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The right to religious beliefs is absolute but conduct in pursuance thereof is not wholly immune from governmental restraint. The public interest is thus considered paramount, without essential dissolution of respect for religious beliefs.
The central figure in this tragic case is Karen Ann Quinlan, a New Jersey resident. At the age of 22, she lies in a debilitated and allegedly moribund state at Saint Clare's Hospital in Denville, New Jersey. The litigation has to do, in final analysis, with her life, -- its continuance or cessation, -- and the responsibilities, rights and duties, with regard to any fateful decision concerning it, of her family, her guardian, her doctors, the hospital, the State through its law enforcement authorities, and finally the courts of justice. Joseph Quinlan, Karen's father, initiated an action to be appointed guardian of person and property of his daughter. Respondent guardian ad litem was appointed to protect the interests of Karen. Joseph expressed intentions to discontinue life support, if appointed. The trial court denied the request. Joseph appealed.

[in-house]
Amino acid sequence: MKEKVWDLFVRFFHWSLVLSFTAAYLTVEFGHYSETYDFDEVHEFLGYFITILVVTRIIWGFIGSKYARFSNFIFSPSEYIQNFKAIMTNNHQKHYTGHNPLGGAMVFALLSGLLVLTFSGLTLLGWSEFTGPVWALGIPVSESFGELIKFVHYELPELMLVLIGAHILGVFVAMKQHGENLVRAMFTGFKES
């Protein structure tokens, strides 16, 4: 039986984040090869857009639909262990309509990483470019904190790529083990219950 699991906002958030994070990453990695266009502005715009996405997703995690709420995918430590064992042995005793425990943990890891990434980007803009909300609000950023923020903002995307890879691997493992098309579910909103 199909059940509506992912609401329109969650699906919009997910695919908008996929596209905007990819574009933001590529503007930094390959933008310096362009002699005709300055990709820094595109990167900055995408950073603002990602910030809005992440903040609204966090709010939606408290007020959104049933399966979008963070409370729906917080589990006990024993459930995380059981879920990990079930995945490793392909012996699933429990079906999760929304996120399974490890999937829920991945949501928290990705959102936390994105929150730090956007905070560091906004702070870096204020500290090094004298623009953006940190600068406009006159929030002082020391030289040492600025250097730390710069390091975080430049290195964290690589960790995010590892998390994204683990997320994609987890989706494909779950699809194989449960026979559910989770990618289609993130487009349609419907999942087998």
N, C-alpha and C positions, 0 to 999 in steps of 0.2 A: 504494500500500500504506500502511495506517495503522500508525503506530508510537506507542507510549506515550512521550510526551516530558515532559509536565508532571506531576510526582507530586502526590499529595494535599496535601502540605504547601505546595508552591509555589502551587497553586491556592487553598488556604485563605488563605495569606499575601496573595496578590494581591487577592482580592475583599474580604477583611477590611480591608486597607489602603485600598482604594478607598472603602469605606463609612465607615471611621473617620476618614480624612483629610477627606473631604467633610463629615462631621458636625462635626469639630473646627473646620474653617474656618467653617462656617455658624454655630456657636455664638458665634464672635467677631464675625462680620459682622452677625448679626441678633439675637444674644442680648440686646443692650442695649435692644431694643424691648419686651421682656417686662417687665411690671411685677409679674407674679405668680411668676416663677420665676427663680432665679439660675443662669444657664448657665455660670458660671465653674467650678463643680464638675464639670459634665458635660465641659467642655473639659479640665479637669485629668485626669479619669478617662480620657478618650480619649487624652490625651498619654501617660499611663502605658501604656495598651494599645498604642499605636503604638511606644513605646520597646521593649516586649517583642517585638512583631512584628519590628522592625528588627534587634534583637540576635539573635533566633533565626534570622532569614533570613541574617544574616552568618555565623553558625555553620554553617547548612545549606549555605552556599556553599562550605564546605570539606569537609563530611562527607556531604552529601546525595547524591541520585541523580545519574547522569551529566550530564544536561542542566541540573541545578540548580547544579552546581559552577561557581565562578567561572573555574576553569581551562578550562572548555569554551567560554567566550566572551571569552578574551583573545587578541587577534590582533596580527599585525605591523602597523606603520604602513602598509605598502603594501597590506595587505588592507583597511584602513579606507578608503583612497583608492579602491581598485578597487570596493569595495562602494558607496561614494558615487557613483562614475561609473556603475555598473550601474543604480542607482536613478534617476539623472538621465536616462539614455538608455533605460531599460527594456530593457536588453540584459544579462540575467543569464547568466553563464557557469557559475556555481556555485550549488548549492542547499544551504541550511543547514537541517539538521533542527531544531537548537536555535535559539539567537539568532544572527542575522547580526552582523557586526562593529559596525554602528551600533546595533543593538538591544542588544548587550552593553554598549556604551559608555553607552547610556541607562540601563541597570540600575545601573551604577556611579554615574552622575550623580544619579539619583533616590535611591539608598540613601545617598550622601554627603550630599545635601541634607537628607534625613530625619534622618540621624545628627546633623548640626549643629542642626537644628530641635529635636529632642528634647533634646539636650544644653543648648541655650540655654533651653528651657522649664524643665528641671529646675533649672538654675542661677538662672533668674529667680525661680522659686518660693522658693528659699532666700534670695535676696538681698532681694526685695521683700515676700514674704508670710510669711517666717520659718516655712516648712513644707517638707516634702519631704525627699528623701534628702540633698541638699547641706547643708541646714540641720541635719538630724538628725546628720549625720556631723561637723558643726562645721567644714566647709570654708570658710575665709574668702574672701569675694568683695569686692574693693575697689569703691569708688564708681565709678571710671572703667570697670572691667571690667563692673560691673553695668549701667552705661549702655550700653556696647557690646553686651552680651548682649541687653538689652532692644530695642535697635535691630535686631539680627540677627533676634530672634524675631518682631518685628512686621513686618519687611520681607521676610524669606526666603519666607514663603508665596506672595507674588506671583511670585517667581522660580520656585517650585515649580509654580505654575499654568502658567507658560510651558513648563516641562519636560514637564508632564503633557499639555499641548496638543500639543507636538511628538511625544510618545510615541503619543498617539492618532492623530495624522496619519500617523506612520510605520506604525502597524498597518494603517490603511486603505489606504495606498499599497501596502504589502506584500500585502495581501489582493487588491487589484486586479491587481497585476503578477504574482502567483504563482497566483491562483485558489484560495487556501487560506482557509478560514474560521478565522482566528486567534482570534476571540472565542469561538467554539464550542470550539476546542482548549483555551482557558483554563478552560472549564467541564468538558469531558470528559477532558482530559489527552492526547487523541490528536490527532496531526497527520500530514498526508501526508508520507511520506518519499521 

Did Joseph’s religious freedoms weighed against the state's interest in preservation of life present a constitutional issue?
The court held that Joseph’s religious freedoms weighing against the state's interest in the preservation of life did not present a constitutional question. Joseph’s daughter was not unconstitutionally subjected to cruel and unusual punishment because punishment was intended to cover criminal penalty. Joseph’s daughter's right of privacy could be asserted on her behalf by her guardian under present circumstances. The court affirmed the refusal to authorize withdrawal of the respirator, but appointed a new guardian of the person of his daughter with power to make decisions with regard to the identity of her physicians. The court did not prohibit the physicians from concluding that life-support should be withdrawn, but took such decision out of the trial court's jurisdiction.